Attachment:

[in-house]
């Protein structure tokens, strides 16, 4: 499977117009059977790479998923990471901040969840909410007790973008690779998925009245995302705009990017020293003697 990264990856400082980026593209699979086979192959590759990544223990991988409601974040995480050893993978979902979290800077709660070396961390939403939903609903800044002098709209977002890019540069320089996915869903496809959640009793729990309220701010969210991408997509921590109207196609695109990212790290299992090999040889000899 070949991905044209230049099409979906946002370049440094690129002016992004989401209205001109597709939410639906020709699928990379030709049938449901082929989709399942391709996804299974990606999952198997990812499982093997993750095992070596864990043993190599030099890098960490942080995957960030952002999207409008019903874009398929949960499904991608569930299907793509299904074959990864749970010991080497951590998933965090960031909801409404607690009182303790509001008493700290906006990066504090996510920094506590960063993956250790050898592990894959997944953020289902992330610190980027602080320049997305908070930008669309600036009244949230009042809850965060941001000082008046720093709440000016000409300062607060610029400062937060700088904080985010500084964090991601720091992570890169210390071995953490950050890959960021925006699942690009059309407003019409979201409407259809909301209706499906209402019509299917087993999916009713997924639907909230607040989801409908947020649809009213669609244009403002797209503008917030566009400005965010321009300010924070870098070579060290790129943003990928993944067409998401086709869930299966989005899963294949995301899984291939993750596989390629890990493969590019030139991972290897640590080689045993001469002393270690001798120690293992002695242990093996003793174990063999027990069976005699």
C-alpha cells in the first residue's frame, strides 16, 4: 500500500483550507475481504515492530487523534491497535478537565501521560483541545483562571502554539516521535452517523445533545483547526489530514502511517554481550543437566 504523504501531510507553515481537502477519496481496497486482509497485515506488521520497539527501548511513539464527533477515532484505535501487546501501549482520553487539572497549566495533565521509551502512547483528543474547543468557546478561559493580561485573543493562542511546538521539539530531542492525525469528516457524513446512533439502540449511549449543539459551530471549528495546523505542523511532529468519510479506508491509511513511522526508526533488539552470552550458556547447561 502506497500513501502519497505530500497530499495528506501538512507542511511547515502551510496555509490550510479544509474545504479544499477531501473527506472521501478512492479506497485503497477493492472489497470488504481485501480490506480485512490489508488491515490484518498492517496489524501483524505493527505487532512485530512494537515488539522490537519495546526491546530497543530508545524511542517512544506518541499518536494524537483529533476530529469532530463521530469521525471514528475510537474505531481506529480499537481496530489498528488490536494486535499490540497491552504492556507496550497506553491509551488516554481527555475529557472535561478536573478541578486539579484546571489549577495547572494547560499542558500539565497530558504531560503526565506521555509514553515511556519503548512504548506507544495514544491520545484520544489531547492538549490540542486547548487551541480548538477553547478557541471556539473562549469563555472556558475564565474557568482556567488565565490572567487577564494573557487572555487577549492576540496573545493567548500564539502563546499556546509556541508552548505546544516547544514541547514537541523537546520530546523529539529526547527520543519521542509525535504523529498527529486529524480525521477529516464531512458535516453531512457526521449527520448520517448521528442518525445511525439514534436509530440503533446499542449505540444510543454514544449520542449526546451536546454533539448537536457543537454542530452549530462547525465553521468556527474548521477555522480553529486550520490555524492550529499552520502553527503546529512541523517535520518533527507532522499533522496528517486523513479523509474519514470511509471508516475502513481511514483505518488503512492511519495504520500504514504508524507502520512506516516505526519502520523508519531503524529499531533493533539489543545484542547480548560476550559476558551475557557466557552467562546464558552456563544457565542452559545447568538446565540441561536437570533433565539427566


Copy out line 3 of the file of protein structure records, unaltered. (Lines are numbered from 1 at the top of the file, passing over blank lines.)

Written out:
C-alpha cells in the first residue's frame, strides 16, 4: 500500500483550507475481504515492530487523534491497535478537565501521560483541545483562571502554539516521535452517523445533545483547526489530514502511517554481550543437566 504523504501531510507553515481537502477519496481496497486482509497485515506488521520497539527501548511513539464527533477515532484505535501487546501501549482520553487539572497549566495533565521509551502512547483528543474547543468557546478561559493580561485573543493562542511546538521539539530531542492525525469528516457524513446512533439502540449511549449543539459551530471549528495546523505542523511532529468519510479506508491509511513511522526508526533488539552470552550458556547447561 502506497500513501502519497505530500497530499495528506501538512507542511511547515502551510496555509490550510479544509474545504479544499477531501473527506472521501478512492479506497485503497477493492472489497470488504481485501480490506480485512490489508488491515490484518498492517496489524501483524505493527505487532512485530512494537515488539522490537519495546526491546530497543530508545524511542517512544506518541499518536494524537483529533476530529469532530463521530469521525471514528475510537474505531481506529480499537481496530489498528488490536494486535499490540497491552504492556507496550497506553491509551488516554481527555475529557472535561478536573478541578486539579484546571489549577495547572494547560499542558500539565497530558504531560503526565506521555509514553515511556519503548512504548506507544495514544491520545484520544489531547492538549490540542486547548487551541480548538477553547478557541471556539473562549469563555472556558475564565474557568482556567488565565490572567487577564494573557487572555487577549492576540496573545493567548500564539502563546499556546509556541508552548505546544516547544514541547514537541523537546520530546523529539529526547527520543519521542509525535504523529498527529486529524480525521477529516464531512458535516453531512457526521449527520448520517448521528442518525445511525439514534436509530440503533446499542449505540444510543454514544449520542449526546451536546454533539448537536457543537454542530452549530462547525465553521468556527474548521477555522480553529486550520490555524492550529499552520502553527503546529512541523517535520518533527507532522499533522496528517486523513479523509474519514470511509471508516475502513481511514483505518488503512492511519495504520500504514504508524507502520512506516516505526519502520523508519531503524529499531533493533539489543545484542547480548560476550559476558551475557557466557552467562546464558552456563544457565542452559545447568538446565540441561536437570533433565539427566